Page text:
Tuesday, June 12, 2018

"The Bookshop of Yesterdays"

Amy Meyerson is a graduate of Wesleyan University and the University of Southern California. She lives in Los Angeles and teaches in the Writing Program at the University of Southern California.

Meyerson applied the Page 69 Test to The Bookshop of Yesterdays, her first novel, and reported the following:
Page 69 marks at a key shift for our protagonist, Miranda Brooks. Miranda has recently returned to her hometown, Los Angeles, where she discovers that her estranged and recently deceased Uncle Billy not only has left her his bookstore, Prospero Brooks, but a scavenger hunt within the novels on its shelves. Miranda hasn’t seen Billy in 16 years, not since he and her mother had a bitter fight, and the scavenger hunt provides Billy the opportunity to reveal the past to Miranda.

If you’re thinking, Miranda…Prospero…an estrangement between siblings…isn’t that a reference to The Tempest? you’re right! The novel is full of literary references. At its heart, however, it’s a book about family. From the description above, it probably sounds like it’s about Miranda’s relationship with Billy, but it’s really about her relationship with her mother, which starts to come into focus on page 69.

Miranda’s mother, Susan, has been cagey with Miranda about Billy, refusing to attend his funeral and frequently insisting that she isn’t mourning his death. On page 69 Miranda realizes that her mother’s evasiveness is fraught: “I didn’t know how it hadn’t occurred to me before. Mom was keeping a secret.” This secret has everything to do with why she and Billy stopped speaking and begins to threaten Miranda’s relationship with her mother.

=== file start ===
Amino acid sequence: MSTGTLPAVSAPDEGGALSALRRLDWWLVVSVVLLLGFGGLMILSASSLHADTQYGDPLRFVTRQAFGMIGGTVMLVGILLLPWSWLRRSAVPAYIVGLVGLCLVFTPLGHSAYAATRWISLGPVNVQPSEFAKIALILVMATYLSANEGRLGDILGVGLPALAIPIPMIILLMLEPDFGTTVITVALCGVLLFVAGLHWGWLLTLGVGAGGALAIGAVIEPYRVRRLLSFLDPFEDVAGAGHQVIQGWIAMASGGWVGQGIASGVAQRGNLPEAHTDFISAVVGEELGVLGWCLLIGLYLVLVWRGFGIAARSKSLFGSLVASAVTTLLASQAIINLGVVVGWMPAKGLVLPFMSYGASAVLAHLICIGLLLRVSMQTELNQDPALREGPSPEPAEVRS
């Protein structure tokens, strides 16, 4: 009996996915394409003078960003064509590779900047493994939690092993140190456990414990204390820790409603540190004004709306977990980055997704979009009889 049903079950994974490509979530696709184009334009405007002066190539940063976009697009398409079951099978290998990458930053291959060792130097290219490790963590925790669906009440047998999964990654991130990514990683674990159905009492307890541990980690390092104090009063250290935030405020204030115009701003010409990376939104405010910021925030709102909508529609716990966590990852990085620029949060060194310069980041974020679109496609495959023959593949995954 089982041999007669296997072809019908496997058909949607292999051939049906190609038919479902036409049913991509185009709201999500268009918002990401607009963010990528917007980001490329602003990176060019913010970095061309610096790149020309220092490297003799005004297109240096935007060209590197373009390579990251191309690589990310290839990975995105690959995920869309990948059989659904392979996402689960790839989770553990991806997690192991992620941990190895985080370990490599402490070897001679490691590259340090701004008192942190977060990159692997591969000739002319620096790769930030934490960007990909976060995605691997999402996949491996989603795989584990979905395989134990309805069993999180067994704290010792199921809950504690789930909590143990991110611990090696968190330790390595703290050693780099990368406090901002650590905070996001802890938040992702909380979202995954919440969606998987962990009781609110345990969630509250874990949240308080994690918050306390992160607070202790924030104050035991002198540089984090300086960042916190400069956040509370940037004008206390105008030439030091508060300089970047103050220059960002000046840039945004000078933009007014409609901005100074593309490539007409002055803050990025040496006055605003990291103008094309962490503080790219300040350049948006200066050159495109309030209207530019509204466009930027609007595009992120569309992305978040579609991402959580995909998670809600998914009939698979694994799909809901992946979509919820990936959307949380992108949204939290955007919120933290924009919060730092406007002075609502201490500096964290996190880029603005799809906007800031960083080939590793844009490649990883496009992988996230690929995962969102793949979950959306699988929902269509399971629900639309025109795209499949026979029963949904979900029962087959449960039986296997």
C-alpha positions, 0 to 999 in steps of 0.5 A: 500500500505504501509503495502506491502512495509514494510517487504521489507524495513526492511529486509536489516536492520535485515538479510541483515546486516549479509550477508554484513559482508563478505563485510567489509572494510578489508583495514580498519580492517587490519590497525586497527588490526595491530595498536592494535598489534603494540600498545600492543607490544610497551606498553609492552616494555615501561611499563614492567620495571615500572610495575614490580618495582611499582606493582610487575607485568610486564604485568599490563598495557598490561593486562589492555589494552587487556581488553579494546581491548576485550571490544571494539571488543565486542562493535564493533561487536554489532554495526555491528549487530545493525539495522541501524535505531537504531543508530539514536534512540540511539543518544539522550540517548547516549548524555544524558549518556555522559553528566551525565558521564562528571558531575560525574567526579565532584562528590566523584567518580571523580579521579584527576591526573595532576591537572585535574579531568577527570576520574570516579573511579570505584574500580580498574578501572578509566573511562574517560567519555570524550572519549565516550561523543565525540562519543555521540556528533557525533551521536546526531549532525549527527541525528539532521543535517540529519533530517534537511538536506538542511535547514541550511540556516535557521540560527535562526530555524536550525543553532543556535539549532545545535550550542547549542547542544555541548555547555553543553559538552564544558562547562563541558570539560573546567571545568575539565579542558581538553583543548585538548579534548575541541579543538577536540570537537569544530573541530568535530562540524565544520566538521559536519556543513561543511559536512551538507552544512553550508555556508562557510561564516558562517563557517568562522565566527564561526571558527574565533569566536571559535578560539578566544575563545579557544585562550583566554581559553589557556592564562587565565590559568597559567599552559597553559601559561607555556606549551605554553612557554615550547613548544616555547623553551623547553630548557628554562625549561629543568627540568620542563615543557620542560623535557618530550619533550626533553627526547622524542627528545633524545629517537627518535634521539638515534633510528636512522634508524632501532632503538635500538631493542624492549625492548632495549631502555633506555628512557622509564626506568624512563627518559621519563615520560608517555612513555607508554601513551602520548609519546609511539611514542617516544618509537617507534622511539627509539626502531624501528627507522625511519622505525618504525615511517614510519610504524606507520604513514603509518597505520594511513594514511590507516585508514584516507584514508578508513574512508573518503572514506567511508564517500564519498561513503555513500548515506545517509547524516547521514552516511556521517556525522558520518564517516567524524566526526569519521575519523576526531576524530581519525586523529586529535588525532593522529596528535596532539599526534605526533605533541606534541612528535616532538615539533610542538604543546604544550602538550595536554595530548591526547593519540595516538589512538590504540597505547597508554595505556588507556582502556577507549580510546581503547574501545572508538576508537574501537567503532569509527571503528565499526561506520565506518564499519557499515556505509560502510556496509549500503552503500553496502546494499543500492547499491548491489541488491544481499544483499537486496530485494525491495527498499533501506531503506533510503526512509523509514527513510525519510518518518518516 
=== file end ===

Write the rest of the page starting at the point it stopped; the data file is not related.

From here, Miranda begins to question what she really knows about her mother. When she goes outside to tell her mom that dinner is almost ready, Miranda narrates,
“I found Mom outside, holding a pair of shears as she decided which flowers to cut for the table. Behind her, the sky was ignited in a rich orange lined in pink. I couldn’t see the setting sun, but it left its legacy across the sky.

“Tonight’s an amaranth night,” Mom said, watching the sky. “Amaranth’s not right.”

“It’s carmine. And cerise,” I said. Being raised by Mom, I could name more colors than most people knew existed. That was my skill as the daughter of a decorator, but I didn’t want to talk about shades of pink, the glorious hues of Southern California sunsets. “Dad says dinner’s close.” I snuck a final glance at her, trying to remember when she’d become that way, hesitating before she responded in conversation, when she’d fallen into the habit of covering her mouth as she laughed, when she’d replaced her red nail polish with nude, her crimson lipstick with vitamin E stick. She still listened to Jefferson Airplane and Fleetwood Mac, still meditated for ten minutes each morning, but at some point, everything she owned had faded to muted shades of pink.”
I cheated a little at the end here and continued to the top of page 70, but I wanted to include the full paragraph because this is a pivotal moment for Miranda. She’s beginning to understand that her mother had an entire life before her, one she can never understand. This gets at the essence of the novel: what we can and can’t know about the past; what we can and can’t know about our parents. I love that the page 69 test was able to highlight this central theme.
Visit Amy Meyerson's website.

--Marshal Zeringue